After the ovulation point, there are still some issues that affect the PCOS cycle. For example, there tends to be lower than normal levels of progesterone in relation to estrogen in PCOS. Often this doesn’t show up on lab work either because there are many different types of estrogen. However, when we look at progesterone labs about 10 days after ovulation, we tend to see the highest amount of progesterone produced and this level tends to be a bit low with PCOS.
Chronic inflammation can lower progesterone production and this can then affect how regularly we ovulate later. It can also mean that our uterine lining isn’t properly prepared for implantation, so even if we ovulated, the lining health might not be good enough for an embryo to implant and grow.
This happens often in PCOS, especially if there has been a lot of unopposed estrogen in the system which has led to something called hyperplasia, a thickened uterine lining. This is why it is so important to have a monthly period.
In addition, lower levels of progesterone can lead to polyp or fibroid development which also make the womb inhospitable or more difficult for embryos to latch.
Finally, if pregnancy does occur, those with PCOS are at higher risk of early miscarriage, typically due in part to irregular swings in blood sugar or low egg quality.
I don’t write all of this to depress you, but only to show you the whole picture. Many of those I work with are incredibly confused on why their cycles are so irregular, or why they can’t seem to get and stay pregnant when they really want to. It’s a complicated issue that requires a more root cause response. Birth control and fertility meds might help in some cases, but they aren’t addressing the original reasons for these issues.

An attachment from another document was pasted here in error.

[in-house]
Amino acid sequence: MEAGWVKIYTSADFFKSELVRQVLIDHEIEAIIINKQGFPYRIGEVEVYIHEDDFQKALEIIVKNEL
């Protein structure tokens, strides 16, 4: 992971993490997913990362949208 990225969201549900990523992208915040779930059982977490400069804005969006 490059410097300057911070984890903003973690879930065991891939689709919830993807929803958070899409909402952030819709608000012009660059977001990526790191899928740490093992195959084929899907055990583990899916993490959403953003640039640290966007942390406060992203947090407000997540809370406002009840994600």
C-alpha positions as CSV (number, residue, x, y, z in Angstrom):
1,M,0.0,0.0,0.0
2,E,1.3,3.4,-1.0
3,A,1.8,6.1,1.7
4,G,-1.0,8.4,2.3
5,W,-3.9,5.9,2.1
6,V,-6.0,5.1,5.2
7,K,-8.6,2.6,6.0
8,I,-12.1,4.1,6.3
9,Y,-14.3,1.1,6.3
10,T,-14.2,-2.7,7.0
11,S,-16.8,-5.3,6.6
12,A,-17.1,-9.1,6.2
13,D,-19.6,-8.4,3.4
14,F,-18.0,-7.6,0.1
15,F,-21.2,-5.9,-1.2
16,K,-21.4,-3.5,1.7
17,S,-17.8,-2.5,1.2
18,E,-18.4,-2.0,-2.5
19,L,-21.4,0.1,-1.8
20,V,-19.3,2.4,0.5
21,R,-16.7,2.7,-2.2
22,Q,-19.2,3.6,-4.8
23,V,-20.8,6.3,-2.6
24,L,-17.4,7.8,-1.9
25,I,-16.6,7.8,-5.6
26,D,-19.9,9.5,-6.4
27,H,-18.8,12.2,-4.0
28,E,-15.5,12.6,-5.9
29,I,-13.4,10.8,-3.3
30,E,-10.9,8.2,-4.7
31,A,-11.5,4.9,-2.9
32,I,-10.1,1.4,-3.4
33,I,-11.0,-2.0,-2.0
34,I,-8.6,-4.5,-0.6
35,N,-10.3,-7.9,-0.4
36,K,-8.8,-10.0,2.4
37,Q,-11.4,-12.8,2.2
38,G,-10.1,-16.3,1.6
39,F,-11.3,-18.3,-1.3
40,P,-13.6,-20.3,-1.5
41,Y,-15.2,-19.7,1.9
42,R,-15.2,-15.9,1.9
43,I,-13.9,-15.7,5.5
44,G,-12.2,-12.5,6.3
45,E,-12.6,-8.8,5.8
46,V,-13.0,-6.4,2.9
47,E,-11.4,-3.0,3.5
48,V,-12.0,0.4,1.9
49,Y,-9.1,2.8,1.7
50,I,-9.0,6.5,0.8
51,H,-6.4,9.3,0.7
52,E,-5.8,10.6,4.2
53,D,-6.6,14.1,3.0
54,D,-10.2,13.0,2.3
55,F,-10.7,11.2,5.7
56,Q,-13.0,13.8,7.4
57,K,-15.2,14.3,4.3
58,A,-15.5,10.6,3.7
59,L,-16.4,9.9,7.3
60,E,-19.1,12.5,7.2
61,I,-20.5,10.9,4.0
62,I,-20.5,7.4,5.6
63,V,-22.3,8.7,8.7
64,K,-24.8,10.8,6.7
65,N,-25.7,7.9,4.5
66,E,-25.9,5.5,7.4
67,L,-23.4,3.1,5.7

However, there is a lot that can be done.
My first steps to regulating the cycle in PCOS always start this way.
I have a quiz here that I made to help show you some of my thought processes on how I decide what root cause is the most at the forefront. In PCOS, I’m looking at gut health/inflammation, insulin resistance, and adrenal dysfunction as the most common issues.
Depending on which one is at the forefront, my goals might be a moderately low carb, high protein, high fiber diet (in the case of insulin resistance), a comprehensive elimination diet (inflammation/gut health), or lifestyle changes like quality sleep and dedicated stress relief and regular meal times (adrenal issues). This is a huge oversimplification (my course goes into a lot more depth) but hopefully it gives you an idea of where to start. If you have more than one of these issues, which is common, you might need to combine them.